In one of his continuing attempts to land a knock-out blow on religion, Richard Dawkins once held up for ridicule a saying of Tertullian, the second century theologian - “Credo quia absurdum”, “I believe because it is absurd.” By revealing this to the world, Dawkins hoped to show that Christianity was anti-rational, anti-reasonable and of unsound mind. The only flaw in his argument was that Tertullian never actually said it, but as many a journalist has said, why let the truth get in the way of a good story?
What Tertullian did say was something rather different. He pointed out the astonishing upside-down-ness of Christian belief, that its claims were outrageous in their challenge to conventional thinking and the ‘sensible’ way of looking at the world. And for that reason, he makes a good starting point for Maundy Thursday.
It’s just about possible to read the Palm Sunday story as a Triumphal entry, so long as we relegate the donkey to the ‘Ahhhh’ factor of the Sidmouth Donkey Sanctuary. But as the Great Three Days begins, we have no choice in the upper room but to see this upside-down world of Jesus and his disciples. Two thousand years of repetition may have dulled the edge for us, but for the master of his own free well to step down from his position of honour to take the lowest role on offer, that of the lowest slave is unusual to say the least.
Convention says that we look at the Maundy Thursday foot-washing and interpret it as a sign of the Serving Christ, of Jesus’ humility, and liturgies all over re-enact the footwashing particularly to pick up on this servanthood idea, usually taking someone who is honoured and powerful - a monarch, a nobleman, a bishop, the assistant curate - and putting them into the role of the humble one. It’s probably good for their souls.
But I think that risks missing a bigger picture. Surely John’s Gospel is setting a scene here for how we are to understand the events of the next few days - that nothing is as expected, that everything is not quite as it seems. Judas’ handing over of Jesus appears pre-arranged by Jesus, who hands the piece of bread over to Judas ‘And Satan entered into him’. The place where the Son of Man is glorified is on the Cross. Death marks a new beginning. The gardener isn’t. And so on, and so on. At every turn, the story of the Great Three Days defies conventional wisdom and goes in radical and new directions.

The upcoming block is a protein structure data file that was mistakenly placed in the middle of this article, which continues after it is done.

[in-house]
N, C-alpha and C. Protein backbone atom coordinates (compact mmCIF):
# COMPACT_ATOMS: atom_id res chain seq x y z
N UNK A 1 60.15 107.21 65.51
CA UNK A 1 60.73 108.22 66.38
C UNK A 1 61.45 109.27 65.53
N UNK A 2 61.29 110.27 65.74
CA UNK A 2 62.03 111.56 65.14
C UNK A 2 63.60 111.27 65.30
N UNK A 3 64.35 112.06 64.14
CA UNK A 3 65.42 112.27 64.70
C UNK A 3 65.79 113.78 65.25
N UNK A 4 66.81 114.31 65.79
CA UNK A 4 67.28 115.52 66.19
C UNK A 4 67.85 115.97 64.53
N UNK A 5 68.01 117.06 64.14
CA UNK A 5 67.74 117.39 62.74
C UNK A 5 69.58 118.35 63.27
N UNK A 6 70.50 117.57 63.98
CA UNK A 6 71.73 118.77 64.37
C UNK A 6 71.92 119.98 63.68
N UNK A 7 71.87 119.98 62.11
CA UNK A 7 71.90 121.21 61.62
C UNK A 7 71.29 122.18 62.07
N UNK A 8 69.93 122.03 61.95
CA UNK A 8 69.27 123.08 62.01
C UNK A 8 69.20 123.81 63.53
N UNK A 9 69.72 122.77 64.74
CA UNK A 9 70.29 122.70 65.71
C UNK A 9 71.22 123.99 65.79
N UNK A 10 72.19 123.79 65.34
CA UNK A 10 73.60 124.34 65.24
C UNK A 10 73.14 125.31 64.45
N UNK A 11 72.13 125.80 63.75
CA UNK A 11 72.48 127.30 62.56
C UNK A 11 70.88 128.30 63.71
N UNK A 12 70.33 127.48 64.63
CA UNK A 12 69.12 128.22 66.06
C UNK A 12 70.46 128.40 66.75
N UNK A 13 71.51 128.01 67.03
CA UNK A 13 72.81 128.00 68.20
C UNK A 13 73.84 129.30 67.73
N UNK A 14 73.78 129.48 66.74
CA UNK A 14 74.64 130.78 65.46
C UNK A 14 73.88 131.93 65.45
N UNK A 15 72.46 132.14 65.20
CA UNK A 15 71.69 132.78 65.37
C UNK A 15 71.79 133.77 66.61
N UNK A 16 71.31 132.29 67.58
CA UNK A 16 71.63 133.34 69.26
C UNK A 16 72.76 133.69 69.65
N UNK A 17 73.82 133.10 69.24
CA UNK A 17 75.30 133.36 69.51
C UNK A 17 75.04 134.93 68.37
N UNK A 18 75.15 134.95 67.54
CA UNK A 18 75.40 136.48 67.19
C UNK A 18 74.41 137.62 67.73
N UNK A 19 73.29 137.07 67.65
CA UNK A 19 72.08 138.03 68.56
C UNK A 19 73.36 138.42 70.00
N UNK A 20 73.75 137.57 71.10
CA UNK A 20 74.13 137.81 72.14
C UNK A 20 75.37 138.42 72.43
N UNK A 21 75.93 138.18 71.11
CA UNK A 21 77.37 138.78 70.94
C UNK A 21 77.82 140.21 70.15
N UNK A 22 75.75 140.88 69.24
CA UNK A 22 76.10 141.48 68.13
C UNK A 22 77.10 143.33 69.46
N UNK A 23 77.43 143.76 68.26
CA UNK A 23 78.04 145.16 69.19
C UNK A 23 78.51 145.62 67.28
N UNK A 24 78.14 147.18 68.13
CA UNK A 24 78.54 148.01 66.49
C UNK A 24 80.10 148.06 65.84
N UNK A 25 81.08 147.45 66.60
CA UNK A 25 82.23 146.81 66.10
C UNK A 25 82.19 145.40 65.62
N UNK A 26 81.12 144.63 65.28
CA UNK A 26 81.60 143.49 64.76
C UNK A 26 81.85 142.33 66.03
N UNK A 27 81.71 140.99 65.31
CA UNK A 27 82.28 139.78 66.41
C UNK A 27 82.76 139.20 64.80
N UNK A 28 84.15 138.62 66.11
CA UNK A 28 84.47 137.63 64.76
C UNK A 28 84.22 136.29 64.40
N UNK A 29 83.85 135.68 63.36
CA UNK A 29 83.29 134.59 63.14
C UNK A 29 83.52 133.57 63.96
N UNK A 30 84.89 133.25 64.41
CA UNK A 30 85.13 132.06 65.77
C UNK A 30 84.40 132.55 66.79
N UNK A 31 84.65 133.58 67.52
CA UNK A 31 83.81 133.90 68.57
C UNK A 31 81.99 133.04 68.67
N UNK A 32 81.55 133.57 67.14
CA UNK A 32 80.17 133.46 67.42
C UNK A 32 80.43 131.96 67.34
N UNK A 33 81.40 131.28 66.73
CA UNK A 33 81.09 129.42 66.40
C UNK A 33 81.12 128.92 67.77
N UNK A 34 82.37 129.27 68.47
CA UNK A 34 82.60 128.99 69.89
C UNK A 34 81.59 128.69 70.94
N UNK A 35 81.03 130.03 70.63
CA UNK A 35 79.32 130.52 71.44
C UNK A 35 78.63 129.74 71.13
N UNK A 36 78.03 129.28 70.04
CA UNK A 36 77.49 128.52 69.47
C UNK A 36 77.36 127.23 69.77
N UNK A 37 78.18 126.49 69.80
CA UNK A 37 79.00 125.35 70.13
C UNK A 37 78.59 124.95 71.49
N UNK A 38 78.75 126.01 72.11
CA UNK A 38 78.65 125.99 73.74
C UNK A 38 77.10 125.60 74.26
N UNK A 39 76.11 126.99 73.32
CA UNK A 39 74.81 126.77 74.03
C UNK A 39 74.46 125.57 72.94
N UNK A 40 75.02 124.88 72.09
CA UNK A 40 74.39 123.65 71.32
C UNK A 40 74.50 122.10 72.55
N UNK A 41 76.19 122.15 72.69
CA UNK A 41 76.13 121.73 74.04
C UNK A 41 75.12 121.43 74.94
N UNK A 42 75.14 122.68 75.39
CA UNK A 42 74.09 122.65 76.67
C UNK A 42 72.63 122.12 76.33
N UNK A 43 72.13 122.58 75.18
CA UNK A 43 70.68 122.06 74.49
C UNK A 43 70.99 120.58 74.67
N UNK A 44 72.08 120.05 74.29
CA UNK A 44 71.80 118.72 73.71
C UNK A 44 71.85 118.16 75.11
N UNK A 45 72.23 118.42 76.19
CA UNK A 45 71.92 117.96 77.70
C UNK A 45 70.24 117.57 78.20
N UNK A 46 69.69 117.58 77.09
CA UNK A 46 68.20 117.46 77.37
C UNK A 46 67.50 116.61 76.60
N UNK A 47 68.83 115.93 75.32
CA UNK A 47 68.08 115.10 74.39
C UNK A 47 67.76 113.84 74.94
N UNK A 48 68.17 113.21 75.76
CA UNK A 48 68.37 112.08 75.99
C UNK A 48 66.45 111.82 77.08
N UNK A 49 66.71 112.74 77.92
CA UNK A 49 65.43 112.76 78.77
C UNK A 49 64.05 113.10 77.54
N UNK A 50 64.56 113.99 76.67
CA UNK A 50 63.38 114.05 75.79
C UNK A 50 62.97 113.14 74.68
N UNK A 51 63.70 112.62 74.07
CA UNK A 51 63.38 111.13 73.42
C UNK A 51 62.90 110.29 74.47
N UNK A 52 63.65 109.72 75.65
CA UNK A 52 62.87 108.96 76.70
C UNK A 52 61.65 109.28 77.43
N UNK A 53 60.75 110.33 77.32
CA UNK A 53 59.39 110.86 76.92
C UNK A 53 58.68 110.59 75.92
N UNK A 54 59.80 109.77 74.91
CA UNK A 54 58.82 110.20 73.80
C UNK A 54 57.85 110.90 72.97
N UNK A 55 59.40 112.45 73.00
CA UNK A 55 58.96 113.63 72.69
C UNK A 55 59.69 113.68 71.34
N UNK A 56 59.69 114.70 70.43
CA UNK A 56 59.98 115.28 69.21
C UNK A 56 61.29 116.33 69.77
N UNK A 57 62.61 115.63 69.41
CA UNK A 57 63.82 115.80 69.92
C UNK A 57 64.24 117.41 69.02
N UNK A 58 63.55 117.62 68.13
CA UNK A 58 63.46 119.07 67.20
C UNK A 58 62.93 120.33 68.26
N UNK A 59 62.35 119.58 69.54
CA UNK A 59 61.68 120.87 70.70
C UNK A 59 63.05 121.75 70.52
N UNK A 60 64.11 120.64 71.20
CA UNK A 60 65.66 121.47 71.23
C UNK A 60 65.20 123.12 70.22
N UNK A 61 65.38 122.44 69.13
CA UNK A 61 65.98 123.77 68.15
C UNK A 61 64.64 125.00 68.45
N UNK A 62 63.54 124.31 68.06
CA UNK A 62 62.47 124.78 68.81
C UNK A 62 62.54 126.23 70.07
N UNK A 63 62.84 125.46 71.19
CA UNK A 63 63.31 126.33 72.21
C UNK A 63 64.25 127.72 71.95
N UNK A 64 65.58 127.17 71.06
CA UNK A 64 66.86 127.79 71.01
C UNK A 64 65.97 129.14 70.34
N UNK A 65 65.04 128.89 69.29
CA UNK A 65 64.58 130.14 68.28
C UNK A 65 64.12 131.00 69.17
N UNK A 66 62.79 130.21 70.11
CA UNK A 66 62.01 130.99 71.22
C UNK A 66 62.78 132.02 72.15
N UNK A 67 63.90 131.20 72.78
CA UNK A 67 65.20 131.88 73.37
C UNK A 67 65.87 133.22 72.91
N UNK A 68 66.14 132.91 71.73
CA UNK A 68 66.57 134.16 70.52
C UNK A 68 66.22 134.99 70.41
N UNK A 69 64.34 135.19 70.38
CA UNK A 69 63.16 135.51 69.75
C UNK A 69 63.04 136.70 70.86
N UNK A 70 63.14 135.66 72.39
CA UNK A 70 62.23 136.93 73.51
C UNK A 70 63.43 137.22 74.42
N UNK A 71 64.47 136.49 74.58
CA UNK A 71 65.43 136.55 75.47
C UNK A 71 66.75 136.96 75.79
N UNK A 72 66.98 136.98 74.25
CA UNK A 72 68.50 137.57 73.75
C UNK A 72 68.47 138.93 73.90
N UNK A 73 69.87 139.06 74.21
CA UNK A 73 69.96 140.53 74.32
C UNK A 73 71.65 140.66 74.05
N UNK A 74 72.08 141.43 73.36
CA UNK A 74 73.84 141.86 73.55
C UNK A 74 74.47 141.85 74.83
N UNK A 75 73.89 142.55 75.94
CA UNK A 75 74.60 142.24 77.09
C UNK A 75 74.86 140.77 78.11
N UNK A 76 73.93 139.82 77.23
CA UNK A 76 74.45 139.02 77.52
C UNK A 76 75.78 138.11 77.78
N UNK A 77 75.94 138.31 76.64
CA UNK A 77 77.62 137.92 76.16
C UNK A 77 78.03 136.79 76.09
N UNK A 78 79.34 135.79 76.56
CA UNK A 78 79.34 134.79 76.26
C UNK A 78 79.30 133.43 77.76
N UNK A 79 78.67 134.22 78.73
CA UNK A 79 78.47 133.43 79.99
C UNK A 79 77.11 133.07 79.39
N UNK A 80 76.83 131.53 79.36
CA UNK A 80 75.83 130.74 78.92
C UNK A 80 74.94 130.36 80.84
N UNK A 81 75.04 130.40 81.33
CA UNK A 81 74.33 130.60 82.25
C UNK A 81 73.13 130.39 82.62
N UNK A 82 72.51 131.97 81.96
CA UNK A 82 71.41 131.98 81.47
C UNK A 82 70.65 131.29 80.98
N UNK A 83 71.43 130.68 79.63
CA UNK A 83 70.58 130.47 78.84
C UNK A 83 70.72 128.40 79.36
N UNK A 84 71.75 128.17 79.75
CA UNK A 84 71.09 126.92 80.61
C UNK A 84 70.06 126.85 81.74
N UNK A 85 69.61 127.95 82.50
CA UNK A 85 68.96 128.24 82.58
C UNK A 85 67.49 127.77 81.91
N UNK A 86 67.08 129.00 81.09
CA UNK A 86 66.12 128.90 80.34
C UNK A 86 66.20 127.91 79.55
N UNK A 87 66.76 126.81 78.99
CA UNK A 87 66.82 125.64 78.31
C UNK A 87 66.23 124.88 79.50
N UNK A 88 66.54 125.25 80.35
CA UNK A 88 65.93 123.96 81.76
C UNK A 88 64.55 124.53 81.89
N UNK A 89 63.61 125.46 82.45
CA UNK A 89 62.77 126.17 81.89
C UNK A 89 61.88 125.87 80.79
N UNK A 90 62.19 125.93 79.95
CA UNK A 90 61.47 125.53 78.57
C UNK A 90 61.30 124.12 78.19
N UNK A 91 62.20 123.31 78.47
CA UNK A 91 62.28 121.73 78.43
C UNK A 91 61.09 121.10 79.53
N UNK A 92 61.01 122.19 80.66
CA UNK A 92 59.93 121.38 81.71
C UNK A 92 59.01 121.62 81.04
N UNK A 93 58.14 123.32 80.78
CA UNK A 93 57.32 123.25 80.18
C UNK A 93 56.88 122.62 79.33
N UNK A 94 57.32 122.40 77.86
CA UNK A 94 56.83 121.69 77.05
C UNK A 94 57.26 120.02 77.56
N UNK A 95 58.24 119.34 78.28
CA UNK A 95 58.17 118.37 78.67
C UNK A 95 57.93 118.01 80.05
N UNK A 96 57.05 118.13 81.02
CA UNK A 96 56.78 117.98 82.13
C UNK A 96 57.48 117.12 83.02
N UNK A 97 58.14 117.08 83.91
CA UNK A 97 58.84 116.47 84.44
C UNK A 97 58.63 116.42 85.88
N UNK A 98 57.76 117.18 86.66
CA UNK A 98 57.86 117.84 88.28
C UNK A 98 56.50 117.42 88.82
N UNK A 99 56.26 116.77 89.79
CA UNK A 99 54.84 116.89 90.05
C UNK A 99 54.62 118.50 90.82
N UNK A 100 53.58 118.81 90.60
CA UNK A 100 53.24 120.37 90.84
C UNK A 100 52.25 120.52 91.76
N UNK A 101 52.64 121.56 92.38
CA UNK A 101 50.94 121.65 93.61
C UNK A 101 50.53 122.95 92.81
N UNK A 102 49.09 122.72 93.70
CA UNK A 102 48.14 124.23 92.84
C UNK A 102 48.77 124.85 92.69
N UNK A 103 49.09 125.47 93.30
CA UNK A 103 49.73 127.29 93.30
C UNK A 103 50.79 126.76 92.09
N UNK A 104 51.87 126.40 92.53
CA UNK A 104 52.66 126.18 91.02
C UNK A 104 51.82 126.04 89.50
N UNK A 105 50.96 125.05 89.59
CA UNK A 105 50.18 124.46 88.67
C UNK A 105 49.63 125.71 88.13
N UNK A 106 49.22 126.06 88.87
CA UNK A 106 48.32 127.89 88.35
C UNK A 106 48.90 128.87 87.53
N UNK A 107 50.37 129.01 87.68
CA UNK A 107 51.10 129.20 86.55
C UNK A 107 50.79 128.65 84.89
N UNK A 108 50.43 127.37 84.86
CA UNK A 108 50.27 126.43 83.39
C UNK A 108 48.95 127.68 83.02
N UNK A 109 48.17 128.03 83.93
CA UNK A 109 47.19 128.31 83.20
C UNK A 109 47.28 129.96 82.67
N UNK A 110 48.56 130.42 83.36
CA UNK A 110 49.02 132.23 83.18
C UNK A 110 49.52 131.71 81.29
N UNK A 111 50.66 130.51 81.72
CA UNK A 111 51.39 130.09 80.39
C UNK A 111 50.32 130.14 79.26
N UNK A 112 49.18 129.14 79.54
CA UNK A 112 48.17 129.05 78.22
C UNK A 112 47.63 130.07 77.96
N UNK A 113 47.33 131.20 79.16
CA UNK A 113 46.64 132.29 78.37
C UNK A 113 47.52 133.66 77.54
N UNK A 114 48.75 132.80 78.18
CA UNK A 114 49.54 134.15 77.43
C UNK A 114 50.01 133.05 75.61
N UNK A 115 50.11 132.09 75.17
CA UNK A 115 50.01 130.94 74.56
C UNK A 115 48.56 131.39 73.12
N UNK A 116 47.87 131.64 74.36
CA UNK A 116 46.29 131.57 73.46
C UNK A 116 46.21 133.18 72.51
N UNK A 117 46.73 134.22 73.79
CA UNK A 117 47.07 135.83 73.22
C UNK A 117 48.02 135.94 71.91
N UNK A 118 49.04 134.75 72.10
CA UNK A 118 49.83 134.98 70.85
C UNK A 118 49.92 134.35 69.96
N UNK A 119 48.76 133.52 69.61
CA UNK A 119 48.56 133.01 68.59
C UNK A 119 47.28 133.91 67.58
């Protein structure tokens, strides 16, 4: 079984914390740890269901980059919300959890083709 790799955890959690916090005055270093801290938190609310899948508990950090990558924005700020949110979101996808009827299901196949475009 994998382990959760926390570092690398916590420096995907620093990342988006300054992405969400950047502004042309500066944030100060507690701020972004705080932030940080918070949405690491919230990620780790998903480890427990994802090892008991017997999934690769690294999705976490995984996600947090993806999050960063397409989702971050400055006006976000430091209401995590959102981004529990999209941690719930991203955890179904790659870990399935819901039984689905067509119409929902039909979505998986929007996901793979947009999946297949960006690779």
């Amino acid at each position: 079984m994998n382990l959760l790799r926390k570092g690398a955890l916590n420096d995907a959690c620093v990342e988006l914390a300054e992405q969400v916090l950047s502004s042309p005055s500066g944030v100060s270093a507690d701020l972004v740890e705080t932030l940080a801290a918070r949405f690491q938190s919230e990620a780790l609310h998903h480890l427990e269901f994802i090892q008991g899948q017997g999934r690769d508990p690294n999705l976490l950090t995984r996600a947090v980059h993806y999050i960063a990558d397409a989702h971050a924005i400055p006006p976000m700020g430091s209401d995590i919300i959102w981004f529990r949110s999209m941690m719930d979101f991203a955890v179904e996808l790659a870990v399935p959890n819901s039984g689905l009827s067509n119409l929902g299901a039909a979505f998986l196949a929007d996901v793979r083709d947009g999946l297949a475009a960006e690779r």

The poem by Peter Abelard, ‘solus ad victimam’, printed inside the back cover of the service book, shows how Abelard spotted this contradiction something like 900 years ago: “this night injustice joins its hand to treason's, and buys the ransom-price of humankind.”; “This night the traitor, wolf within the sheepfold, betrays himself into his victim's will;” it is a poem well worthy of meditation. It alerts us that snap answers and jumping to conclusions aren’t the way to experience the Three Days, especially when we try and enter the mystery of the Cross, and Resurrection. “For every complex problem there is an answer that is clear, simple, and wrong” might have been written as a warning against a wish to make a neat and legally binding package out of the Death and Resurection of the Lord.
Let us soak ourselves in the story of these next few days in the expectation of being surprised and of our preconceptions being overturned. Is God the offended magistrate demanding that Injustice be done so that honour is satisfed? Is Resurrection about after-life insurance? Where does the power in John’s story of the Passion really lie? Where do the rulers of this world and their conventional thinking fit in with the Gospel story? When we talk about the mystery of God, it is this sort of testing, puzzling insight of which we speak, one which stretches us.
In the Lent service booklets, there is a poem by RS Thomas which some of you may have read. As preparation for the upside-down nature of the Three Days, I commend it to you for Reflection.
It's a long way off but inside it
There are quite different things going on:
Festivals at which the poor man
Is king and the consumptive is
Healed; mirrors in which the blind look
At themselves and love looks at them
Back; and industry is for mending
The bent bones and the minds fractured
By life. It's a long way off, but to get
There takes no time and admission
Is free, if you will purge yourself
Of desire, and present yourself with
Your need only and the simple offering
Of your faith, green as a leaf.
It probably tells us more about what we’re about to live through than many a rousing chorus or worthy sermon.